Although in a well-known children’s story a big bad wolf was quite quick to bring down a house made of straw, numerous studies and experiments show that straw buildings can be solid and resistant. This agricultural waste, a leftover remnant from grain production, can boast good thermal, acoustic, and even structural characteristics. Below, we have selected several eye-catching designs that use the characteristics of this renewable sustainable material to the full.
Most commonly, straw is used alongside other structural materials, such as wood or steel, rather than simply on its own. Because it is a material formed mainly of air, straw provides excellent thermal insulation in construction. It is estimated that a well-built straw bale house can save almost 75% in heating and cooling costs.
The House of Wood, Straw and Cork by Milan-based architecture studio LCA Architetti, founded by Luca Compri, is a great example of such use of straw as insulation material. This simple and sustainable house, commissioned by a young couple who wanted to live more, as its name suggests, has been made from natural and renewable construction materials, including a prefabricated timber structure, straw insulation and cladding made from cork.
The size and shape of the dwelling takes its cues from neighbouring buildings, which includes a series of old agricultural barns, and boasts a palette that is derived from the colours of the earth and the cultivated fields that surround it.
The design of the house is deliberately pared-back, so the cladding of the textured cork appears to be the focal point of the home’s exterior, disrupted only by a large glass window in the living room. The use of cork, alongside the straw insulation, helps minimize the building’s energy demand providing a thermally efficient skin for the house. Other sustainable features of the residence include rooftop solar panels and an air-source heat pump, which helps reduce the building’s energy consumption further.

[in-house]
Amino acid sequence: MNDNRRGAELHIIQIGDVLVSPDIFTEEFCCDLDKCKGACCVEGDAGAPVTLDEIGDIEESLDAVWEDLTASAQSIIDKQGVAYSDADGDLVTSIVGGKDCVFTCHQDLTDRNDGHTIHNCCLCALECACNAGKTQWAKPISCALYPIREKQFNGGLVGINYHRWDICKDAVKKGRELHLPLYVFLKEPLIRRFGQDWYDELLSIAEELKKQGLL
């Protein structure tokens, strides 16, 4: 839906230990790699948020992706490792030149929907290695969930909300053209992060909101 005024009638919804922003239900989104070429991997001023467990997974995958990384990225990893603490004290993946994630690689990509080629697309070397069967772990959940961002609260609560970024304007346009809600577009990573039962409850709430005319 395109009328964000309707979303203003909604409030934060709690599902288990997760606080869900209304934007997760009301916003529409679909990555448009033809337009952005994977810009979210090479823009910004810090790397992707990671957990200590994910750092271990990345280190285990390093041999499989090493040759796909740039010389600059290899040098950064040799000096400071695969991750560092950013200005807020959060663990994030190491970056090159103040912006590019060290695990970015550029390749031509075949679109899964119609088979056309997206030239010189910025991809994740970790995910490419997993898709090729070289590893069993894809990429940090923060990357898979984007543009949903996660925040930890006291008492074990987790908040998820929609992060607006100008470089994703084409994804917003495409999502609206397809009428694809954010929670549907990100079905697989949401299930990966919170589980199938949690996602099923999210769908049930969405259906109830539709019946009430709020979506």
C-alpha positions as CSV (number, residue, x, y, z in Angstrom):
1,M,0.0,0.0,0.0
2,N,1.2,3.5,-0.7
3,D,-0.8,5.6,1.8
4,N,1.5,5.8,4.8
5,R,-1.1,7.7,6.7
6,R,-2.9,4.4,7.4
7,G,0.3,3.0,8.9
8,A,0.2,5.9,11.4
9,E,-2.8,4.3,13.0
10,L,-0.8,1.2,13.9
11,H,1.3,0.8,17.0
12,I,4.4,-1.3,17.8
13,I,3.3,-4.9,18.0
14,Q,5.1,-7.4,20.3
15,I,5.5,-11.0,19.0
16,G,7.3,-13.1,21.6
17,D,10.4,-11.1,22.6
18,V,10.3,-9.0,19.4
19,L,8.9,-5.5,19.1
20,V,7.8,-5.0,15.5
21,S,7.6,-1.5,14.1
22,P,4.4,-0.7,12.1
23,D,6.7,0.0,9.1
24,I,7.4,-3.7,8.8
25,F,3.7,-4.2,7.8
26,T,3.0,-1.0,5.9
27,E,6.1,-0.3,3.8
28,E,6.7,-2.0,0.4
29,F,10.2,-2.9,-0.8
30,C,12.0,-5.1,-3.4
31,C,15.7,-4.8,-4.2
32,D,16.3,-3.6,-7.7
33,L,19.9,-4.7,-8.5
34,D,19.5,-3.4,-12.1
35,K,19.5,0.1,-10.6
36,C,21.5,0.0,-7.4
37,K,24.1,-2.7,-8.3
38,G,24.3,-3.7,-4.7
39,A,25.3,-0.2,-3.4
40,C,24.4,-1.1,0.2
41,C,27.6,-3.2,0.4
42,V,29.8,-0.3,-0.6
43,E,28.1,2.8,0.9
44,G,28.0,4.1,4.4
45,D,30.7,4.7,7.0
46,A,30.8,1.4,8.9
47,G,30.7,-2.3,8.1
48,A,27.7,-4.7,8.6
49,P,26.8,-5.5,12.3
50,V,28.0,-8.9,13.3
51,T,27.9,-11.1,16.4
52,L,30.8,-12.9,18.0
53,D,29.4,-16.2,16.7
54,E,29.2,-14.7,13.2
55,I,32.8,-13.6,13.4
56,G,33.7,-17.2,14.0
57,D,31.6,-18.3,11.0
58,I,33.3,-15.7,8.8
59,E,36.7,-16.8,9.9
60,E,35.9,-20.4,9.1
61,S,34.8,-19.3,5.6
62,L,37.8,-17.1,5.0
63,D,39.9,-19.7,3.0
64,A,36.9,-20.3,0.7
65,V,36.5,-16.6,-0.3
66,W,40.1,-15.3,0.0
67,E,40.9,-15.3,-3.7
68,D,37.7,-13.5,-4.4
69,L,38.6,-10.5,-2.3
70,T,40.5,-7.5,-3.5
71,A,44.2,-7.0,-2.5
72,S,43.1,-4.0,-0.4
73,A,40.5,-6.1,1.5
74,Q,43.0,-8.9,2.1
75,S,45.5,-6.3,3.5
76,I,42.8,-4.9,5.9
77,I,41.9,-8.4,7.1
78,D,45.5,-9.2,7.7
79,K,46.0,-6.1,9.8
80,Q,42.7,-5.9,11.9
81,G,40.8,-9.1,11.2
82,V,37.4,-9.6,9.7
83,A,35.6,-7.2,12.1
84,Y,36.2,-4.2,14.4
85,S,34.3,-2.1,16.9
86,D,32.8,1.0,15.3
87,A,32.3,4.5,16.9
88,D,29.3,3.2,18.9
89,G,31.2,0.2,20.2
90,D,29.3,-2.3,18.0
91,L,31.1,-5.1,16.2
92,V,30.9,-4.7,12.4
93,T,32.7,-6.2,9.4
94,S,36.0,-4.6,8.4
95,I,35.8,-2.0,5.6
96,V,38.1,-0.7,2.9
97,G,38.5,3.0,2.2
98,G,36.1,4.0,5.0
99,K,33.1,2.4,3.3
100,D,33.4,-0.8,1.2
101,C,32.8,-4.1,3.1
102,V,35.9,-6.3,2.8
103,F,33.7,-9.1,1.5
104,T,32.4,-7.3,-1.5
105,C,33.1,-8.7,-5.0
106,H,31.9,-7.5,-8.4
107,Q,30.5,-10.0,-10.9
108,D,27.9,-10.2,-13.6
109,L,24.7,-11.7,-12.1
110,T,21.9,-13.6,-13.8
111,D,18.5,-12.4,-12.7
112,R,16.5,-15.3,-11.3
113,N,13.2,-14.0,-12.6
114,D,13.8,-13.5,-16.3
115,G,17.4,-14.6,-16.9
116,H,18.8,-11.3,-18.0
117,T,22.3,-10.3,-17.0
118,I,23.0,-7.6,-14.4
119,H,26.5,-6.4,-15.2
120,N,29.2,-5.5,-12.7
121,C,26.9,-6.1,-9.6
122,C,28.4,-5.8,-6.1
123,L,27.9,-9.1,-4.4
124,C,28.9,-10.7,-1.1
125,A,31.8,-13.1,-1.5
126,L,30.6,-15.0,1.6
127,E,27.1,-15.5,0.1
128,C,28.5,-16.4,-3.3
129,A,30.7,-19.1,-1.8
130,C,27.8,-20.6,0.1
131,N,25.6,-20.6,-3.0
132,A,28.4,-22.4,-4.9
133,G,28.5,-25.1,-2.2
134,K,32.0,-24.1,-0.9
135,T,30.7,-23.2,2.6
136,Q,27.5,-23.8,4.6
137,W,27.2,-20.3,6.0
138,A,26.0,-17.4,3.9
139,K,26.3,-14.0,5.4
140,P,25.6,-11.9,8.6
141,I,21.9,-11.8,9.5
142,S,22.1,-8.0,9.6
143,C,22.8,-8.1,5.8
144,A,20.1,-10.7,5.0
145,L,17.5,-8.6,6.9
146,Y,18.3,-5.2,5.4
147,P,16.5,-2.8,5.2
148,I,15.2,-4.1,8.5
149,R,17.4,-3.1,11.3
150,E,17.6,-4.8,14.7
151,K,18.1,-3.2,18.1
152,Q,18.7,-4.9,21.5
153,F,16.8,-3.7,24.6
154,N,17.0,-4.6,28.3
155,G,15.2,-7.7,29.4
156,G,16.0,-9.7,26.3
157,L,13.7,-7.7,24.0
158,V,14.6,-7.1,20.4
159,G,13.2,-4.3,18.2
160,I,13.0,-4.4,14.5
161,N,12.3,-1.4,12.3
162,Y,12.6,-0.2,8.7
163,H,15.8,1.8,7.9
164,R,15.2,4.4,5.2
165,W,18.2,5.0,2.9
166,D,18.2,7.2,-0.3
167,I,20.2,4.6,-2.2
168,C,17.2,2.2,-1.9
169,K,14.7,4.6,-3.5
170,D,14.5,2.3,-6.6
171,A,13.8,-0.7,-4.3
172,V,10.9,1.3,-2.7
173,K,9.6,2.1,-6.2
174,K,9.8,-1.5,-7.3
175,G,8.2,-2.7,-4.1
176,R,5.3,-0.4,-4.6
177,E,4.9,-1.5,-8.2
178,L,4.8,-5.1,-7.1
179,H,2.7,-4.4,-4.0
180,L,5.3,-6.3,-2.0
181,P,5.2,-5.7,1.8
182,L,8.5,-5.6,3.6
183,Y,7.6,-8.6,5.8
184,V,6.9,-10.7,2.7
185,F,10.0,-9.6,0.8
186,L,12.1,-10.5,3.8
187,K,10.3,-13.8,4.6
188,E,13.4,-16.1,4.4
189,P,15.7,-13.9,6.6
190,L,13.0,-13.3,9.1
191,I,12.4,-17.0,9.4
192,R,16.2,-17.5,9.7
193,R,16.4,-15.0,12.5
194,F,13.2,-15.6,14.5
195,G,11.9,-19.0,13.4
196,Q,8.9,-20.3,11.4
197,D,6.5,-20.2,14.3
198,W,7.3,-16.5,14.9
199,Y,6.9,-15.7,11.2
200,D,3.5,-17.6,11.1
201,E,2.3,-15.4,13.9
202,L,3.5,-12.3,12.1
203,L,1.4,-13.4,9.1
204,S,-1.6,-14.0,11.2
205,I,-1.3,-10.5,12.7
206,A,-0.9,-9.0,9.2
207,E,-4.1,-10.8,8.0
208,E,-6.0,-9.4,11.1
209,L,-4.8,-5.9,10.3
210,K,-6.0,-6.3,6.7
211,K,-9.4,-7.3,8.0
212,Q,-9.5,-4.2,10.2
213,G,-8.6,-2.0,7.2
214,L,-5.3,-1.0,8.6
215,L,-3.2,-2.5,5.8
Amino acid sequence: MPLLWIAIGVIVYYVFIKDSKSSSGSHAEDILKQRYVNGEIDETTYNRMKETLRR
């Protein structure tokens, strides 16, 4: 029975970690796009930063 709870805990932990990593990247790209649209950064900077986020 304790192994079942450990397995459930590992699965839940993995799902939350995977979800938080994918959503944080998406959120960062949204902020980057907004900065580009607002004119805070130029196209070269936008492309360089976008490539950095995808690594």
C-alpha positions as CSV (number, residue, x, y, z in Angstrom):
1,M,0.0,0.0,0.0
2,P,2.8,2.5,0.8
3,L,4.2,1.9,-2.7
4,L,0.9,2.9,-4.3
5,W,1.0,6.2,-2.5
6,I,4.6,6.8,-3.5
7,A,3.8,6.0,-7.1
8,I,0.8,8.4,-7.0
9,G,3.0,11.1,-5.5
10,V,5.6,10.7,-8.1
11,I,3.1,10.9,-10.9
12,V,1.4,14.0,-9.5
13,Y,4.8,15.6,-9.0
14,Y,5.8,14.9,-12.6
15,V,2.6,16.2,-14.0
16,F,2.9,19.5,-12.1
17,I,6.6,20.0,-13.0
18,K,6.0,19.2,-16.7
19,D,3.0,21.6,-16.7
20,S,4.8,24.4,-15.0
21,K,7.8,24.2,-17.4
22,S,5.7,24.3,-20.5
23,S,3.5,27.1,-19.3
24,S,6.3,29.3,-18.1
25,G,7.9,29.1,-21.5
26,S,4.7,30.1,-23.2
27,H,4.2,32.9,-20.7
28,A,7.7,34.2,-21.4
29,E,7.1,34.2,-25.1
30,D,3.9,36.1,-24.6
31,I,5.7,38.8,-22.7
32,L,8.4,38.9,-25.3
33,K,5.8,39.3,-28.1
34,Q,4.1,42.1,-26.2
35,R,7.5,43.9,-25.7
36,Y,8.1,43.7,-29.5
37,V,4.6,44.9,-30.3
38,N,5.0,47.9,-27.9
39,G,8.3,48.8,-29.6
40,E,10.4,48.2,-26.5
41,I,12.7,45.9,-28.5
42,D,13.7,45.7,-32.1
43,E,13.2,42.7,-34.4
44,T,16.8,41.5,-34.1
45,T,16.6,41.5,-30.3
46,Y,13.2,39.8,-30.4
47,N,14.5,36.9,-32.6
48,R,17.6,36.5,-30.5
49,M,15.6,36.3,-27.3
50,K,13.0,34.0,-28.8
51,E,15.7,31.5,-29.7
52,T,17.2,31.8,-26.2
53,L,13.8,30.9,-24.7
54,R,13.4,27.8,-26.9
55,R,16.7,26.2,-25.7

Paris-based NZI Architectes has also opted for straw as a natural insulation material for its durability and power efficiency, for their project of individual social housing in Nogent-le-Rotrou, France. Taking the opportunity to explore innovative and ecological construction techniques, the studio prefabricated large areas of walls in the factory. They packed straw in-between the timber frame, which resulted in a very lightweight structure that can be handled on site without the use of heavy duty cranes. Utilizing these methods and materials allowed for reduction in costs and time spent on-site, all the while limiting the use of unsustainable resources.
The project comprises of 13 houses split into three blocks. Within the blocks, the houses are arranged in staggered rows, in order to avoid sudden repetition and a severe alignment. The middle block is stepped back slightly offering more distance from the street.
Another means that helps break up the monotony of the row of houses is an array of timber finishes, which varies from natural, charred to white-stained wood. This combination makes an interesting visual display and helps to form a relationship between the urban and natural environment.
Athens-based practice George Batzios Architects has used a more cutting edge approach of working with straw to revive a deeply historical site. Intertwining elements of architecture and agriculture, the studio aims to regenerate the “golden environment,” which defined the place in the Thessalian plains nearby Larissa, Greece, in the late 19h century.
The exposed compressed straw forms the entire outer skin of the building. Straw is chosen as the building’s primary material, paying homage to the golden wheat crops the Thessalian land, which once functioned as the granary of the Greek territory and beyond, was known for. A contemporary construction technique, developed in Northern Europe, is here used to this extent for the first time. The material’s insulation capabilities are able to reduce 95% of the building’s energy needs, creating a passive thermal environment. Visually, it presents a golden glow, reinstating the lost color and texture of the plains.
The entirely straw-made building is composed of two levels. While the ground floor houses the programmatic elements of the cultural center, the attic is designed to serve as a “social playground,” an open free-access public space.